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 05-31-2012, 05:13 PM #1 journeyman   Join Date: Aug 2009 Posts: 262 cash game staking here's a math question... suppose a friend offers you to play poker with his money... he eats the losses and the profits are split by percentage, you keep x%. how do you calculate what percent is break even?
05-31-2012, 06:16 PM   #2
Carpal \'Tunnel

Join Date: Feb 2006
Location: Austin, TX
Posts: 14,953
Re: cash game staking

Quote:
 Originally Posted by rdnatm here's a math question... suppose a friend offers you to play poker with his money... he eats the losses and the profits are split by percentage, you keep x%. how do you calculate what percent is break even?
Break even for who? Anything over 0% and you have only upside.

 05-31-2012, 07:11 PM #3 Carpal \'Tunnel     Join Date: Jun 2005 Location: Psychology Department Posts: 7,430 Re: cash game staking I think OP means "wins" are split by %x and not "profits." Pretty sure the answer to that depends on how good you are (i.e. your expectation). But if OP really means profits, then Rusty is right.
 05-31-2012, 09:41 PM #4 Carpal \'Tunnel     Join Date: Feb 2006 Location: Austin, TX Posts: 14,953 Re: cash game staking OK, well if he takes all your losses and you split your wins, then I'm guessing you mean "per period of time" or "per session" (like per day, week, whatever?). You can game this to be in your favor Let's take a hypothetical breakeven player who plays 1000 hands, and the outcomes per 100 hands are +1 -3 +1 -3 +2 +1 +1 -1 +2 -1 This sums to exactly 0. If you quit after each 100 hand "session" then you'd get .5 - 0 + .5 - 0 + 1 + .5 + .5 - 0 + 1 - 0 = +4 Not bad! But let's say instead that you quit the first time you were down at the end of a 100-hand block. So then your blocks would be -2 -2 +4 and your part is 0 - 0 + 2 = +2, so that's worse. What if you quit the first time you were ahead after a 100-hand block? That comes out even worse, getting paid +.5 I don't know off hand what the best stopping strategy would be but I think it's going to be the smallest number of hands possible since you'll get to book a lot in wins and write off all the losses.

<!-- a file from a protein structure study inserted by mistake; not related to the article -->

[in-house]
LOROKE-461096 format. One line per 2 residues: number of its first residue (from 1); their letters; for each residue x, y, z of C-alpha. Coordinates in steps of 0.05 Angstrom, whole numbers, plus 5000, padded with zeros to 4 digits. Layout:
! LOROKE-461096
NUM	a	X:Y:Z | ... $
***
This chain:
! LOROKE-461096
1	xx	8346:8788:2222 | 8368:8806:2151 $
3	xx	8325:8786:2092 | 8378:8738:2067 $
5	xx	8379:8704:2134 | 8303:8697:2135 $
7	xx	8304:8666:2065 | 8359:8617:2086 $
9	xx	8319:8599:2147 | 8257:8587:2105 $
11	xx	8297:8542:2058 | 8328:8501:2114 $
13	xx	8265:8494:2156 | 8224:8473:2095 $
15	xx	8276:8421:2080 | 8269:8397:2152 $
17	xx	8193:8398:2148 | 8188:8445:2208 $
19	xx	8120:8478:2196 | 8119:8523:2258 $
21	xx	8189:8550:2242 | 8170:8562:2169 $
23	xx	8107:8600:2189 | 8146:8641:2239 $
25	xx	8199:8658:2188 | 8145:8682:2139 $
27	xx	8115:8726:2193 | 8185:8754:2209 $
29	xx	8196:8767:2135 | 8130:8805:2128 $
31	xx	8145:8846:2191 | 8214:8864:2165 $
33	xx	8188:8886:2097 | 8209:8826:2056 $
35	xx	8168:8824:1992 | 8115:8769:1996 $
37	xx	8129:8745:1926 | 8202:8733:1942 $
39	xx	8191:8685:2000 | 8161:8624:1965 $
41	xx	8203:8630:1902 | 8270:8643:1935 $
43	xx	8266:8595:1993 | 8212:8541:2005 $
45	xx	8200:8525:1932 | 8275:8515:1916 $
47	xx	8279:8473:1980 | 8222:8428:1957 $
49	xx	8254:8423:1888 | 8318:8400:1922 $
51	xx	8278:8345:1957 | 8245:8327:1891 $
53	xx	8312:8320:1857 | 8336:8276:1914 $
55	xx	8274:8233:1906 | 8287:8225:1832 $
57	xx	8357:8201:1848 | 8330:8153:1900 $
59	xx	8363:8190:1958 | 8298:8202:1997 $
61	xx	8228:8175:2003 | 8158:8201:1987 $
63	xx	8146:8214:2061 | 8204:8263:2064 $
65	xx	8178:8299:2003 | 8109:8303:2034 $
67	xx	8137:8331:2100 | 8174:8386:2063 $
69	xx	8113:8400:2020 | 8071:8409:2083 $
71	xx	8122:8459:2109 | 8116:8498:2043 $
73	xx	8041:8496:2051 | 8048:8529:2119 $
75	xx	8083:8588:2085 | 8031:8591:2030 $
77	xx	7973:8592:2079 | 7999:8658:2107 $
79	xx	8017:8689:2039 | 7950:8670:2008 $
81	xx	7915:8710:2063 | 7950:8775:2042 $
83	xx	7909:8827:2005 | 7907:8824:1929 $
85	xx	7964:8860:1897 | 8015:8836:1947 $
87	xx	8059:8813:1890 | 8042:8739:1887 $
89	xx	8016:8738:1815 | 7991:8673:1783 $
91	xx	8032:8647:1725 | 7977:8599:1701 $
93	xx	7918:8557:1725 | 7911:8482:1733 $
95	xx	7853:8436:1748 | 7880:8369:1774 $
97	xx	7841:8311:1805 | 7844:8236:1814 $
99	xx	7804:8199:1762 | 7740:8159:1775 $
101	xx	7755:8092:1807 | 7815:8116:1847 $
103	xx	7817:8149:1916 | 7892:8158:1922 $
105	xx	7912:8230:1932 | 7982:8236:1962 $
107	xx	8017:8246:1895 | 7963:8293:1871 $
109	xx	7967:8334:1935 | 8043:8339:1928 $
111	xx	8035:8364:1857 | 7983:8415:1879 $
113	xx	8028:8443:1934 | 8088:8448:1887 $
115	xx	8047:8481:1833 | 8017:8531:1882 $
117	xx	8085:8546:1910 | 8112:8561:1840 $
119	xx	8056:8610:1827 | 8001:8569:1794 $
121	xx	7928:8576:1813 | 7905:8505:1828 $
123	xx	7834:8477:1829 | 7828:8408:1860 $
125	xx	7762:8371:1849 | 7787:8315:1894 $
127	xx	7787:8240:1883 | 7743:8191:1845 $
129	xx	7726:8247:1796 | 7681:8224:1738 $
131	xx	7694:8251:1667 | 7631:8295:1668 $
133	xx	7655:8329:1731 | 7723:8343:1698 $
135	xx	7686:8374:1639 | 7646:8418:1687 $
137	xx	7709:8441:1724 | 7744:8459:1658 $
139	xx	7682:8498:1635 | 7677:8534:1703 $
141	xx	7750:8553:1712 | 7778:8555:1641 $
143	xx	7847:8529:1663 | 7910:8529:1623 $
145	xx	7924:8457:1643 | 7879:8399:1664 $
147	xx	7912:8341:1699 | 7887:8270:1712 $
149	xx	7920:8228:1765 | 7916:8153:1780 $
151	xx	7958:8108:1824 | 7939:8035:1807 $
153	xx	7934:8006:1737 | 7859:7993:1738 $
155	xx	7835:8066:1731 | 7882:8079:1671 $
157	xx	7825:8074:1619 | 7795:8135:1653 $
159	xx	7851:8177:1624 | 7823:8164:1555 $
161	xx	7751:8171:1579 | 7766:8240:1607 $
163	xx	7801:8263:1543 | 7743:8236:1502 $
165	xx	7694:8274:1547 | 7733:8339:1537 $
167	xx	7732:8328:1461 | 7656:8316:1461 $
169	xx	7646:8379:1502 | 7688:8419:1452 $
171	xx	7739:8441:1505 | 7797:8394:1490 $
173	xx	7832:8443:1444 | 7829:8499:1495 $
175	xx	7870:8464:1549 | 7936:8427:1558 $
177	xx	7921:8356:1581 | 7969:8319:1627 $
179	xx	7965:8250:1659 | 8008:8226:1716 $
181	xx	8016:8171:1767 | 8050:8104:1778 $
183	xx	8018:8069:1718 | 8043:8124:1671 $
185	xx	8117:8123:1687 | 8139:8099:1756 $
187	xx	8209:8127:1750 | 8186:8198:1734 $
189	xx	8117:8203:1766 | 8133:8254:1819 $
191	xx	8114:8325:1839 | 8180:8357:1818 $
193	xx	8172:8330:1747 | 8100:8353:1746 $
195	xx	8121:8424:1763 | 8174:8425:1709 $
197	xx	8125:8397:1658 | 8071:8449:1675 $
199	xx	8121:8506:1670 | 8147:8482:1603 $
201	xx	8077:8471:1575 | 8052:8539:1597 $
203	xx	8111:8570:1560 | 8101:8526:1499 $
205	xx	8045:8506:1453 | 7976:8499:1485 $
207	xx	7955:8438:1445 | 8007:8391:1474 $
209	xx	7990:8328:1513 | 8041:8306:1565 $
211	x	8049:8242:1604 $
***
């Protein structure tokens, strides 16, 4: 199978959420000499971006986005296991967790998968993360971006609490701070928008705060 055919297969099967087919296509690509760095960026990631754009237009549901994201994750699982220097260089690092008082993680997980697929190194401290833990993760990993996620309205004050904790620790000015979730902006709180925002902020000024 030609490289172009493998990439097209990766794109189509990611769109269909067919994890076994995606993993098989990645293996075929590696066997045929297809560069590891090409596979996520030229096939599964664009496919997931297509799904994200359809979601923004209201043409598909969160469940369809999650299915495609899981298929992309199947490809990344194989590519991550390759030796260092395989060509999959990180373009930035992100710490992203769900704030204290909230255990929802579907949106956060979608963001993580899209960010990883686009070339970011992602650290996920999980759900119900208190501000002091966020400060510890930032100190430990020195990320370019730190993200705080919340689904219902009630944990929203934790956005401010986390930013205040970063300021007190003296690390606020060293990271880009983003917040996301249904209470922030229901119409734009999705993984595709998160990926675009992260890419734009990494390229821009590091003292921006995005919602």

05-31-2012, 10:43 PM #5 journeyman   Join Date: Aug 2009 Posts: 262 Re: cash game staking i forgot to mention i'm a winning player, not sure what my hourly is but let's say it's \$30... i understand that i'll never have a losing session if i take my friend's offer but couldn't taking x% on the wins not reach \$30/hr? how do we calculate x so that it's the same as not taking my friend's offer? to exaggerate, say he gave my 100% of wins... and eats all my losses... that's obviously better than my current \$30/hr... and on the opposite spectrum, if he gave me 0% of my wins and eats all my losses... then my hourly becomes \$0/hr... so there must be an x% that would equal \$30/hr, agree? or is this logic flawed?
 06-01-2012, 02:11 AM #6 enthusiast   Join Date: Mar 2012 Location: Columbia, SC Posts: 80 Re: cash game staking X would have to equal 100 for you to still meet your 30/hr goal if MY logic is correct..don't invest too much into that tho I'm pretty stoned (^_^)
06-01-2012, 03:12 AM   #7

Join Date: Aug 2011
Location: Nova
Posts: 738
Re: cash game staking

Quote:
 so there must be an x% that would equal \$30/hr, agree?
Yes, and it varies by length of session. Say you're gonna play an 8-hour session. Some percentage of the time you win in 8hr session (a different % of the time than for a 1hr session). In your average winning 8-hour session, you win some amount more than \$30/hr because 30/hr is the average of winning and losing sessions combined.

x_8hr = 30 / (win% * avgWin/hr)

That also makes it break-even for the staker.

But if you don't know your hourly profit, you also don't know those other stats, so setting a fair price will be mostly guesswork.

06-01-2012, 10:53 AM   #8
Carpal \'Tunnel

Join Date: Feb 2006